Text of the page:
The Call

A spontaneous weekend getaway to the coast leads to a chance to relax in the morning sun.

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Public Domain

What’s that god-awful racket?

You open your eyes and are blinded by the sun pouring into your hotel room.

Seagulls? Of course. Seagulls.

On a whim, you’d decided to drive down to the coast and check into a hotel for a night. You’d spent the day on the beach together—enjoying a few swims in the sea—and most of the night checking out the bars. You’re feeling it today. Too much sun? Too much drink? Surely not.

You rise—careful not to wake Chloe—open the balcony doors, and step out.

God, it’s stunning. What a magnificent morning. The sun’s rays set a sparkling, shimmering corridor in the sea. It’s so inviting. Not a soul on the beach.

You check the time—only 5.30—no wonder. And yet the sun is already blazing hot. The seagulls call out to you.

You need to share this.

You give Chloe a nudge and she lets out a low moan.

You ask if she’d like to go for a swim before breakfast.

‘What time is it?’ she groans.

‘Just before six,’ you say—thinking that sounds much better than 5.30.

‘Oh my God. No. You go.’ And then after a brief pause, she sing-songs, ‘Have fun.’

And so you go—not wishing to pass up the opportunity of one last swim. Actually, if you think about it, you would prefer to go on your own.

You stumble about, locate your swimsuit and sunglasses, grab a towel and head out—down the stairs, along the promenade and onto—the beach.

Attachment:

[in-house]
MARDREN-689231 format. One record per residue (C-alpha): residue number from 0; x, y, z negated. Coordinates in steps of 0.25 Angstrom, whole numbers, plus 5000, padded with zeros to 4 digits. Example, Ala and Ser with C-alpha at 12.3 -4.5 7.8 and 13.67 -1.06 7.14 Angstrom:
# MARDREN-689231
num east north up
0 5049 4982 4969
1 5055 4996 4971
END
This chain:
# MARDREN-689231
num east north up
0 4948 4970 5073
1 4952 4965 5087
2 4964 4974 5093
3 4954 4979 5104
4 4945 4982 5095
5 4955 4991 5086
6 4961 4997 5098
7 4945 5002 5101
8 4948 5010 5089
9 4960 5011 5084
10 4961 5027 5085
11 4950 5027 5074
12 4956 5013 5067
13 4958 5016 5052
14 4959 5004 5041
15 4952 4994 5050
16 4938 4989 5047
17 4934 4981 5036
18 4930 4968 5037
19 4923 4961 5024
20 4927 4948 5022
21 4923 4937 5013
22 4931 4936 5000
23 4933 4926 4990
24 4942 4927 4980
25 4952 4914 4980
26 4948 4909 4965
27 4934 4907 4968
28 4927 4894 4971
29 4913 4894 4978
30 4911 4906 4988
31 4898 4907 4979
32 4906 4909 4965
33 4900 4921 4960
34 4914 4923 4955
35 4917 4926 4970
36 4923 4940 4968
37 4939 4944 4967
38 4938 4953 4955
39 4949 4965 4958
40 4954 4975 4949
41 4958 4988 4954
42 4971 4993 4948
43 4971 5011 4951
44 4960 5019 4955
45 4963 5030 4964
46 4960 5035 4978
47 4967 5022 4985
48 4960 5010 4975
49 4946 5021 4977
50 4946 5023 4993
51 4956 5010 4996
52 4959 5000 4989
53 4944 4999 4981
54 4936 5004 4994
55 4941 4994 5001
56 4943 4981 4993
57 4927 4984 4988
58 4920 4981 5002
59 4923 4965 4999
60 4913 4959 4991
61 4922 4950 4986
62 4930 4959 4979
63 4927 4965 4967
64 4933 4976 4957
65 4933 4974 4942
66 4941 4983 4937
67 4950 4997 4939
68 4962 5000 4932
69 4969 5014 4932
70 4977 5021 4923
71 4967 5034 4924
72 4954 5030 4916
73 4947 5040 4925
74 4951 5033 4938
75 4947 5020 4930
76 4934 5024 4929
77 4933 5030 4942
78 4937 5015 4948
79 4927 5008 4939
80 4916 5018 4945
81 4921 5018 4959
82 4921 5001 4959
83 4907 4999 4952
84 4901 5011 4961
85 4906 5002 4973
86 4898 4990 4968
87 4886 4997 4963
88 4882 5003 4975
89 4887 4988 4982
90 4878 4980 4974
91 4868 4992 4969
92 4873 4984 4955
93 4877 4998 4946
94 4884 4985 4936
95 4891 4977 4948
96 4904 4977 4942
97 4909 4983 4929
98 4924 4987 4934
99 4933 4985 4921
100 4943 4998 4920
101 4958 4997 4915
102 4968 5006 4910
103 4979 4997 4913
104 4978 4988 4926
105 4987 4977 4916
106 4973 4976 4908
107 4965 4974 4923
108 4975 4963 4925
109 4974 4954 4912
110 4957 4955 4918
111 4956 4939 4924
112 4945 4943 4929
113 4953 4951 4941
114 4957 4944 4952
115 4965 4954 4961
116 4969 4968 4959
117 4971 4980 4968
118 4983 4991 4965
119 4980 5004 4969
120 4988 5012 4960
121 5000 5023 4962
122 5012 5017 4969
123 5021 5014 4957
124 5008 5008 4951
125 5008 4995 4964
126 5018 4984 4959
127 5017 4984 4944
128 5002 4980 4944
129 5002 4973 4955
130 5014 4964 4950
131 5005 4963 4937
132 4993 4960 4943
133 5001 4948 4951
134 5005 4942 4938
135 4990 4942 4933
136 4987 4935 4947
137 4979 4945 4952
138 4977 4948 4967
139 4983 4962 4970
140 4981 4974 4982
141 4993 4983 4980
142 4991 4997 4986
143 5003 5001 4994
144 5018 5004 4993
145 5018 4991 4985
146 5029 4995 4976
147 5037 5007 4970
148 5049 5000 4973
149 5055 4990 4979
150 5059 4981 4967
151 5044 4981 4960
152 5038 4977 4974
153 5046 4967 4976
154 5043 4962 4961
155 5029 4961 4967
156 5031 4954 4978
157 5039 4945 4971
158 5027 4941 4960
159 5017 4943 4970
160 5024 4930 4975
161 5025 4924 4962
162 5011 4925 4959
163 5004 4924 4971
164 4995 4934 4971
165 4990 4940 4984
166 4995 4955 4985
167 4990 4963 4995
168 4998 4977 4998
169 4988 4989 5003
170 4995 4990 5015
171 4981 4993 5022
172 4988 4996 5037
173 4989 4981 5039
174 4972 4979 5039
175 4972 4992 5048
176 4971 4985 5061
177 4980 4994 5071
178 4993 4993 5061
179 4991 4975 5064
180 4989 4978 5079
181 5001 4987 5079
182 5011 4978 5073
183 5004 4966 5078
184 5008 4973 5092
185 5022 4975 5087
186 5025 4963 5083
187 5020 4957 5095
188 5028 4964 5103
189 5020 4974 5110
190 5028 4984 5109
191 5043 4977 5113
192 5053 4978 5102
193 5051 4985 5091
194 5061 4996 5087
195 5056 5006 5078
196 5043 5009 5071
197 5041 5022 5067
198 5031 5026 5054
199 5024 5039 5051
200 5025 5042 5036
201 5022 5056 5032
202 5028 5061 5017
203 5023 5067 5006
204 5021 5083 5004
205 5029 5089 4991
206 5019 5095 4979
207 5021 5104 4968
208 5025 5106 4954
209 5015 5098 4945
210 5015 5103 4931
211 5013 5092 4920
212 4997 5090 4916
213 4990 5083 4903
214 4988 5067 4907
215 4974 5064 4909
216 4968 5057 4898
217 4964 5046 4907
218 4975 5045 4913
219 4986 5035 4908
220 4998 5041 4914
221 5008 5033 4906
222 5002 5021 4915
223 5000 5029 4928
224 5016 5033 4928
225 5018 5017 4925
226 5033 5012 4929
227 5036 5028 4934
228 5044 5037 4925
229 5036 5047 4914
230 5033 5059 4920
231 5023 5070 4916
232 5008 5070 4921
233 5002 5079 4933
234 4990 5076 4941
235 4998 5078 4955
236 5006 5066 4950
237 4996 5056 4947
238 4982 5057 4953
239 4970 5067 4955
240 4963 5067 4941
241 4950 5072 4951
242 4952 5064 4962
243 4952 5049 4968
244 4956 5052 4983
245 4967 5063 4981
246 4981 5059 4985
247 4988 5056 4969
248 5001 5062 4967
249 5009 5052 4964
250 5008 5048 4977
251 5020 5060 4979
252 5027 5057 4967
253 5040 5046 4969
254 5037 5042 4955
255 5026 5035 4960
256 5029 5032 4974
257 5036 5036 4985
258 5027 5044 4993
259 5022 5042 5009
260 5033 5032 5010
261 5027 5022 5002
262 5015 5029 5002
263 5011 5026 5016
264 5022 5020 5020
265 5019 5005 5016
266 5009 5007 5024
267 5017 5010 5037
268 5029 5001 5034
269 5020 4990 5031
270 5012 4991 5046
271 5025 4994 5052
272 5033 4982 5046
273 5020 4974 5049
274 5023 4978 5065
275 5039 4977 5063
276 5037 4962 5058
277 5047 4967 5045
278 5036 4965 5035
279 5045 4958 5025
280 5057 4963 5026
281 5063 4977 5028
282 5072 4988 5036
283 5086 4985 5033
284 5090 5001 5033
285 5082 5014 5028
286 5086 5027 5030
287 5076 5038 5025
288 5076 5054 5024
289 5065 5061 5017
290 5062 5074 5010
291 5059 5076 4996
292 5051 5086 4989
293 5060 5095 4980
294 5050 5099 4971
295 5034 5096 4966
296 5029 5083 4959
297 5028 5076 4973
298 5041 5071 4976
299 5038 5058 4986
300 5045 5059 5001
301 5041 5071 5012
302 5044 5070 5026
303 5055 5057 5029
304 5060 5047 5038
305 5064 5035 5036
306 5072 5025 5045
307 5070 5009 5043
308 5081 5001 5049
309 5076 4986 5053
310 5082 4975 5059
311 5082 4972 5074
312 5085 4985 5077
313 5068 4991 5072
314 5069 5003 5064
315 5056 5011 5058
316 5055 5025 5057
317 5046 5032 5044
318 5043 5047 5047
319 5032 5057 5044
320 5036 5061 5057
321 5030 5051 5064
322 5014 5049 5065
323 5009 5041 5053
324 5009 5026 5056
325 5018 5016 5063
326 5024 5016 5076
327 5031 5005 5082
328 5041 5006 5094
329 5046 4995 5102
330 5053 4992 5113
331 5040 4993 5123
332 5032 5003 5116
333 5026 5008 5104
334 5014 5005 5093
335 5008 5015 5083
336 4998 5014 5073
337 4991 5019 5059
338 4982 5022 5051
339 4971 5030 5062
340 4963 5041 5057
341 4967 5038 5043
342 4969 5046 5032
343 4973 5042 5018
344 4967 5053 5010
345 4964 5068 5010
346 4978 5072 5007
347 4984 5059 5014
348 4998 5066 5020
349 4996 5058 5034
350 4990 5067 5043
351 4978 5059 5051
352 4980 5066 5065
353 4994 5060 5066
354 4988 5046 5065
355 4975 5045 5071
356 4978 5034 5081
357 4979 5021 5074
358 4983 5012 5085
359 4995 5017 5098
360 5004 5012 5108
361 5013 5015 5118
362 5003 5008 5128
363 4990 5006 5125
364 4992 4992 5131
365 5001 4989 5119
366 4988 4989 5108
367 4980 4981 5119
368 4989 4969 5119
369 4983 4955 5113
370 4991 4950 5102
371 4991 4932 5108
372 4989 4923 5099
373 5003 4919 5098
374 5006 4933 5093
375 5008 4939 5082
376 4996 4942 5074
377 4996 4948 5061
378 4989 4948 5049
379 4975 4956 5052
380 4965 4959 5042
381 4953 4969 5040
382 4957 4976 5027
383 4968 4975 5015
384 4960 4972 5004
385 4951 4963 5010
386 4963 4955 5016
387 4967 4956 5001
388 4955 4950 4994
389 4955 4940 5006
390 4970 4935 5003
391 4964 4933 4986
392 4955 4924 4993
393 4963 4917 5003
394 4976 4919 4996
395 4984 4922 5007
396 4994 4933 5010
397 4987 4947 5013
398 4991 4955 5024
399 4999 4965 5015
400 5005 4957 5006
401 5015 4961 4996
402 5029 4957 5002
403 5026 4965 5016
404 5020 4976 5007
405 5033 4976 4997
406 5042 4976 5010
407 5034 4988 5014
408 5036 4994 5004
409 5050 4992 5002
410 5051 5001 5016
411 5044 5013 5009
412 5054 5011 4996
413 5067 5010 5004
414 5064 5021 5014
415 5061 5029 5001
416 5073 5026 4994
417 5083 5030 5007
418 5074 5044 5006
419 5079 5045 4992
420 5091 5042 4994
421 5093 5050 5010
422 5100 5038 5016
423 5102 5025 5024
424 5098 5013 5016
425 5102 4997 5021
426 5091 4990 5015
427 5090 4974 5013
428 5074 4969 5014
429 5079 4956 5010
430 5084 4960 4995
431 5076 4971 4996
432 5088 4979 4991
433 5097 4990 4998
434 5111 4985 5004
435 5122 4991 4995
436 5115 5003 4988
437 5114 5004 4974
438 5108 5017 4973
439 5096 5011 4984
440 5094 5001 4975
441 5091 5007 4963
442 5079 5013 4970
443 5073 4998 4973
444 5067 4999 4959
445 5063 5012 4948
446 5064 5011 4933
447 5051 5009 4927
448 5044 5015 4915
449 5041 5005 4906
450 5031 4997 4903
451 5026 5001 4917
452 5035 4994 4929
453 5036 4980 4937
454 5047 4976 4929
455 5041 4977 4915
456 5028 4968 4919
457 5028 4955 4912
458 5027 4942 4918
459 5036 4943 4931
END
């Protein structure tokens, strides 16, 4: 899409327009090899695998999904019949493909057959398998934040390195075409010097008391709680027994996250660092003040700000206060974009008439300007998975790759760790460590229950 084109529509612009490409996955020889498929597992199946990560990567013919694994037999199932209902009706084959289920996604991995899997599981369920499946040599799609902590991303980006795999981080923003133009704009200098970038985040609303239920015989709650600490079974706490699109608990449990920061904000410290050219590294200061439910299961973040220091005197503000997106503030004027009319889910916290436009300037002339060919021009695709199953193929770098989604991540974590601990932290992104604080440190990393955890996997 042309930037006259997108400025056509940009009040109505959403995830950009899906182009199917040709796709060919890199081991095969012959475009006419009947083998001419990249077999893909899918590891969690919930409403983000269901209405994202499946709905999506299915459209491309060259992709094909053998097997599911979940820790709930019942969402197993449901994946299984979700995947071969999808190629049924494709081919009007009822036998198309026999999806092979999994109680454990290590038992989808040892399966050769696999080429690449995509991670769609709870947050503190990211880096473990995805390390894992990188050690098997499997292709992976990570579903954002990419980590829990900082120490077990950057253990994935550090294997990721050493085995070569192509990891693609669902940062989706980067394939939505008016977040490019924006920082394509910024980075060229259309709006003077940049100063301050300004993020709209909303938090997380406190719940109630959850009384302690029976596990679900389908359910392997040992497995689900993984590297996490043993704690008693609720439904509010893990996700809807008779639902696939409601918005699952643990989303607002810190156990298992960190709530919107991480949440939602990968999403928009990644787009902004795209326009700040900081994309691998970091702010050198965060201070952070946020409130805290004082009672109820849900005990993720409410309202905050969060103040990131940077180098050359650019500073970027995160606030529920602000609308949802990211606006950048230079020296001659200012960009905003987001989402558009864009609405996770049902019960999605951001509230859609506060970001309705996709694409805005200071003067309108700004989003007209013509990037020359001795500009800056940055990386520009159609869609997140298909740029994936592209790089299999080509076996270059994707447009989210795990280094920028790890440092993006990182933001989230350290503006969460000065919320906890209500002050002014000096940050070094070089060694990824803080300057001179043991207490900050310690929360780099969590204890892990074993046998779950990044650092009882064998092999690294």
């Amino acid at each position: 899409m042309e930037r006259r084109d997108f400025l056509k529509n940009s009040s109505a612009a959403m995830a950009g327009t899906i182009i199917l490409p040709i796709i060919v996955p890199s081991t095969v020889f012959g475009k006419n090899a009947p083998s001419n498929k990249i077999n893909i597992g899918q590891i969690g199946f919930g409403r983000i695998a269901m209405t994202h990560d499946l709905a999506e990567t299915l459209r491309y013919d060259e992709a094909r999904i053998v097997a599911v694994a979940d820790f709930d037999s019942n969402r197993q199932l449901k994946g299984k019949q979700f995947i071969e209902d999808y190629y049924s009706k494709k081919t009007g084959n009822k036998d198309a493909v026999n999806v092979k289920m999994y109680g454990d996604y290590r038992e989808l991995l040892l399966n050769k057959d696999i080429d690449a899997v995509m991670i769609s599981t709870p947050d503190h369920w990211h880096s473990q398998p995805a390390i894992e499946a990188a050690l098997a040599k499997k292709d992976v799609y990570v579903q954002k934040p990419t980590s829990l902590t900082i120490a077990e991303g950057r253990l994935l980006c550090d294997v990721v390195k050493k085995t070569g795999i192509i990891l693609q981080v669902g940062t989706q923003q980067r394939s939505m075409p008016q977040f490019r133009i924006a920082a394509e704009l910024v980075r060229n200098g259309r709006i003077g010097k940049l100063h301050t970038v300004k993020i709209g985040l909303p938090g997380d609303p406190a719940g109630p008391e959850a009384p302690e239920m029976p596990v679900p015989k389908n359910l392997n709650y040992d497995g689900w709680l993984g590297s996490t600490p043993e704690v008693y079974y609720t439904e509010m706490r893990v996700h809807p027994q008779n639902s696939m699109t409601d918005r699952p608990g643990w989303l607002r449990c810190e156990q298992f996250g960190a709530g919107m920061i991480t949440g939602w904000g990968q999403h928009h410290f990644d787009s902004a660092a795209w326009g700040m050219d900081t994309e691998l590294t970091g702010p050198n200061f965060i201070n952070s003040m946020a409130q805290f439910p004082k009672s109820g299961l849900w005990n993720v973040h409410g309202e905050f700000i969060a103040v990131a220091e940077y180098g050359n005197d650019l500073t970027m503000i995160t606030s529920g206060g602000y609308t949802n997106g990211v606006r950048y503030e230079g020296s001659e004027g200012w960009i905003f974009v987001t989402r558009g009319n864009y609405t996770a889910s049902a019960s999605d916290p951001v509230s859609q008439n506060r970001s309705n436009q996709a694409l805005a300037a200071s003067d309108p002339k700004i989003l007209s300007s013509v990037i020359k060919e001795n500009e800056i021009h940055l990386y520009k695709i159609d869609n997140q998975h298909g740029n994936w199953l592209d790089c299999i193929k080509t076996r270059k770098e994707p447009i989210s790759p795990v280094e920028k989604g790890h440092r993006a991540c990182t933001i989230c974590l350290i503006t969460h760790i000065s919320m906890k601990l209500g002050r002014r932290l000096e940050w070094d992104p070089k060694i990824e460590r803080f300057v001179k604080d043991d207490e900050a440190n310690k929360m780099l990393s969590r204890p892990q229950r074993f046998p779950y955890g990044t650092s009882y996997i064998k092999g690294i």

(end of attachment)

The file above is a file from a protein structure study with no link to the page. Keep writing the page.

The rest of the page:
You look around.

You’ve got the place to yourself.

You leave your towel on the final steps. You keep your sunglasses on—they should be fine—there aren’t any waves—it looks calm.

You walk to the sea—through the sand of yesterday’s sun seekers—to the lovely pristine, undisturbed sand of the new day. You test the water—a bit bracing—but not bad. You walk in—following the path of the sun. Whoa. This is more than a little refreshing. Not deterred you continue—and when the water is chest high you steel yourself, turn your back on the sun, fall into the sea and—after a short period of adjustment—you begin to float.

The sun beats down on you and you turn to surrender—to embrace its warmth. You feel—so relaxed.

You float.

What a wonderful sensation. Not a care in the world.

You float.

You could live like this. Who needs the city?

You float.

Maybe you could get a place down here…

You decide perhaps you should go back—convince Chloe to come in. You turn and look towards shore. It doesn’t seem to be the same shore—it’s so far away. The tide or current or something has caught you and taken you out.

You begin to swim back—towards shore. This is tough. You’ve always considered yourself to be a good swimmer. You swim regularly in the pool at the gym. But…but this is different. You can’t seem to make any progress.

You look around to see if you can see anyone on the shore. And you can. You shout. You wave your arms—but no one hears you—no one sees you. You continue to try to swim back but your arms are now too weak to swim—too weak to wave.

You try not to panic.

Maybe Chloe will notice you’re not there and raise the alarm…

You must conserve your energy—stay calm.

Maybe a boat will come by and see you…


You float.

    You float.

        You float.

* * * * *

What’s that god-awful racket?

Phone? What the—

You answer.

‘Sorry to disturb you,’ a woman says, ‘but we were wondering if you’d decided to stay another night.’

‘What? What time is it?’

‘It’s 11.30 Checkout time was 11.’

‘Oh, sorry. We slept in. We’ll be down in a few minutes.’ You hang up. And call out. ‘Pat? Pat are you in the bathroom?’

No answer.


And then it comes back to you. A swim before breakfast. When was that? Six? That’s—that’s five and a half hours ago…

You run to the window—pull open the doors—and go out on the balcony…

The tide is out but the beach is teeming with sun-seekers.

You feel your chest tighten.

The seagulls laugh.

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Patricia Mahoney started her writing career as a playwright with five professionally-produced plays and since released a book/CD of stories.

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